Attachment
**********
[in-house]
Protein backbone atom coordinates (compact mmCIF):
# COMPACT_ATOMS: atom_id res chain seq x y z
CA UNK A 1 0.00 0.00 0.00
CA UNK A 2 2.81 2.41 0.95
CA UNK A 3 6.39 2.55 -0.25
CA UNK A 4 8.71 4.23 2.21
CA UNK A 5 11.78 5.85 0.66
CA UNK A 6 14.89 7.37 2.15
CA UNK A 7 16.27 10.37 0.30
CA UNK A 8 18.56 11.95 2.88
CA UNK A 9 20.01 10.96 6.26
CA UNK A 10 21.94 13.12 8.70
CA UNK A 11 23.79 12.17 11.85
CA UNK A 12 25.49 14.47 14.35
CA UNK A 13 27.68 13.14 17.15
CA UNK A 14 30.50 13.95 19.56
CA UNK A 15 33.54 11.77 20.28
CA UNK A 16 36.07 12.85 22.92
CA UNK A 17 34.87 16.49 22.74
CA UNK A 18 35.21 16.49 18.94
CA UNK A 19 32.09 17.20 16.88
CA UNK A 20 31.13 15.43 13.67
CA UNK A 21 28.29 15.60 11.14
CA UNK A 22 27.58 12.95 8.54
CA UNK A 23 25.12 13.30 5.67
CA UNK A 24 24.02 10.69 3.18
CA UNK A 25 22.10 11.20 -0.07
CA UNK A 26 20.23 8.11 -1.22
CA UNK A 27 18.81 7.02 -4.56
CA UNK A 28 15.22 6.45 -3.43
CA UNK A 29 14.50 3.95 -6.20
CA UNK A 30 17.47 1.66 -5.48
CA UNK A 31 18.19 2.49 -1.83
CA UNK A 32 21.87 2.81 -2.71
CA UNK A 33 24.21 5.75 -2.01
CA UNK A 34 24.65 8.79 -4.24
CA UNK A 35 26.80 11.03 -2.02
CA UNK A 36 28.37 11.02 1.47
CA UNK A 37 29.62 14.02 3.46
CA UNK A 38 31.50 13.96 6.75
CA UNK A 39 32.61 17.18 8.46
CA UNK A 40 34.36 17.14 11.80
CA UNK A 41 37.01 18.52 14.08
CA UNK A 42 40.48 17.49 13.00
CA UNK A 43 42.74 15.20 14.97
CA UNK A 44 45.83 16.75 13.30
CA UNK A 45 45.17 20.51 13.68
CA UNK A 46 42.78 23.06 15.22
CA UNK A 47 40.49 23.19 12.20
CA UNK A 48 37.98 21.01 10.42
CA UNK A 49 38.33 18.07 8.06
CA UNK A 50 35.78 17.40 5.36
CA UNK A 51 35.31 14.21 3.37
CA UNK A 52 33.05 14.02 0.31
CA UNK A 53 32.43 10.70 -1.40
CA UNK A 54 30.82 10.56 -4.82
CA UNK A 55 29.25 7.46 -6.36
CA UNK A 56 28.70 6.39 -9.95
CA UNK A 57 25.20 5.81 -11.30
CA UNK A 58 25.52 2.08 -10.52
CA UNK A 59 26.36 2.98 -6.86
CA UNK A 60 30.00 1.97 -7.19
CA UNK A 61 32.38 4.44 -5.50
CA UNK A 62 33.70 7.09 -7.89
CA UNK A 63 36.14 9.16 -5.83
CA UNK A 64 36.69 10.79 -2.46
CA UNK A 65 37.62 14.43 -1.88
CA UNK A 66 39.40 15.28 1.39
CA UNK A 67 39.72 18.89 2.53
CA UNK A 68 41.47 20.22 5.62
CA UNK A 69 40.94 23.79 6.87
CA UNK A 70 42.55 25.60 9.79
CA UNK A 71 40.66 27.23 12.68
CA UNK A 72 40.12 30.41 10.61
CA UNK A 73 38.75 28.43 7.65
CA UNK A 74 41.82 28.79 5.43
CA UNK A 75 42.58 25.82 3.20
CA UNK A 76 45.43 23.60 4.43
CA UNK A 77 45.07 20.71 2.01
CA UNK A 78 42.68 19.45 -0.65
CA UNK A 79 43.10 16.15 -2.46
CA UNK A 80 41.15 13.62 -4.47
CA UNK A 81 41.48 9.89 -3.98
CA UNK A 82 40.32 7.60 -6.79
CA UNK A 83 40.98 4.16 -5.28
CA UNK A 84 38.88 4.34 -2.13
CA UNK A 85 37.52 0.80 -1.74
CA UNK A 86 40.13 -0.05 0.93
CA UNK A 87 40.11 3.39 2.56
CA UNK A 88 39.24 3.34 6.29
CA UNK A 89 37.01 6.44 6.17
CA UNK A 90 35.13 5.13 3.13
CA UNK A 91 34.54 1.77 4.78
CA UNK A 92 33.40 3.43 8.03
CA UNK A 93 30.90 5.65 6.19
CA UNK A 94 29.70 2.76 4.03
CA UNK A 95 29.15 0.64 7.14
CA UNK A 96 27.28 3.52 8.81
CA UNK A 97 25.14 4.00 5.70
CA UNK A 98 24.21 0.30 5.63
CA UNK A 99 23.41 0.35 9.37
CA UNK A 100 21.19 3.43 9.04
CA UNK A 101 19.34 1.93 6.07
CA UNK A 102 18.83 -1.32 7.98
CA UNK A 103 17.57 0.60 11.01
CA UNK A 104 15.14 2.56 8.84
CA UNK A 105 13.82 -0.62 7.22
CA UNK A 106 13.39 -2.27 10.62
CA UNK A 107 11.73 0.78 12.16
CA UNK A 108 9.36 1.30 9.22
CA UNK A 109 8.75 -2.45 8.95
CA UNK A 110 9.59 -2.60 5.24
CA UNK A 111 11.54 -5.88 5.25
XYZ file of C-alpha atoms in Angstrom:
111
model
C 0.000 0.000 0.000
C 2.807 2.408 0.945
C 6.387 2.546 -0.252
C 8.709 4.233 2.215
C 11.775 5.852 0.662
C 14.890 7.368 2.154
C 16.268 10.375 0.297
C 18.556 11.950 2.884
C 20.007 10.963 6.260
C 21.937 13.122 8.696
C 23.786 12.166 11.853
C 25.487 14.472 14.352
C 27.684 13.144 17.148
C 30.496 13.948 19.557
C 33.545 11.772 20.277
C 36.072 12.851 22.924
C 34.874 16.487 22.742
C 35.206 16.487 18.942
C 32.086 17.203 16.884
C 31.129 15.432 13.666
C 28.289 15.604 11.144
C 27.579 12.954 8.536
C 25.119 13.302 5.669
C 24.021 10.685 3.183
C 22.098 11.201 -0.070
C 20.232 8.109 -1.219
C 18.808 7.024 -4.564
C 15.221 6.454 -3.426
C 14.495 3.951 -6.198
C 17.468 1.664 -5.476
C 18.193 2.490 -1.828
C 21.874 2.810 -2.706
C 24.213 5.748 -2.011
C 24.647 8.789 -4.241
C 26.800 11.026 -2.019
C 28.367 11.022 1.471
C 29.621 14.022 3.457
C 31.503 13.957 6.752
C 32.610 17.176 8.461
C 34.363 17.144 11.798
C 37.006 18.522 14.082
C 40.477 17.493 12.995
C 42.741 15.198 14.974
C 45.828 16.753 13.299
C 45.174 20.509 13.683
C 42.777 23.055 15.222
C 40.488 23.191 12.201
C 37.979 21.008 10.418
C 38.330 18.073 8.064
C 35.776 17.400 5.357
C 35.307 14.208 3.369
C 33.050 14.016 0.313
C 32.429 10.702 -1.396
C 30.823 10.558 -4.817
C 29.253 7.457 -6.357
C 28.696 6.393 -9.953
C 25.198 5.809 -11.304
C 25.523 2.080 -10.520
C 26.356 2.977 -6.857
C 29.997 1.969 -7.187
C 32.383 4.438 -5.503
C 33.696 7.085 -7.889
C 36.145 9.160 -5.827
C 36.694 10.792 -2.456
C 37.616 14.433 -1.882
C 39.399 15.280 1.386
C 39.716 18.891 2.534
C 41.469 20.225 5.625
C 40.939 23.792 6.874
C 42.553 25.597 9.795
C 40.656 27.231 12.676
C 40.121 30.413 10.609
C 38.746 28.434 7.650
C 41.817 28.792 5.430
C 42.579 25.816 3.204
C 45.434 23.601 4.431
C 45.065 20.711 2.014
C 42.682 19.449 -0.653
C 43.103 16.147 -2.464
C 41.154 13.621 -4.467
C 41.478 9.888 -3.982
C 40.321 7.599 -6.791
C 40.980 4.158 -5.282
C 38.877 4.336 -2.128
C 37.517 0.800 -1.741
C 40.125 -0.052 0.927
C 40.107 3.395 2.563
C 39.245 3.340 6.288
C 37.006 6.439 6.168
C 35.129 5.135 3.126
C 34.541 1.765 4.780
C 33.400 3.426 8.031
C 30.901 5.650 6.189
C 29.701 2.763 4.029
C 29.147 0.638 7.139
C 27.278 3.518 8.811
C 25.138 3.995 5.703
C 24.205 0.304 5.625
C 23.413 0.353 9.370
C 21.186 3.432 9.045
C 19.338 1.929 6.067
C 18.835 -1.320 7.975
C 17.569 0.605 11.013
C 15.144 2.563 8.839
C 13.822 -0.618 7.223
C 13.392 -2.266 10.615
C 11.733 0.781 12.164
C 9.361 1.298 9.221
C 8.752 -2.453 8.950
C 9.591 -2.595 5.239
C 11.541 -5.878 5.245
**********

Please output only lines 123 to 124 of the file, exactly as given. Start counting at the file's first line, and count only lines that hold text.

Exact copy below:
C 14.890 7.368 2.154
C 16.268 10.375 0.297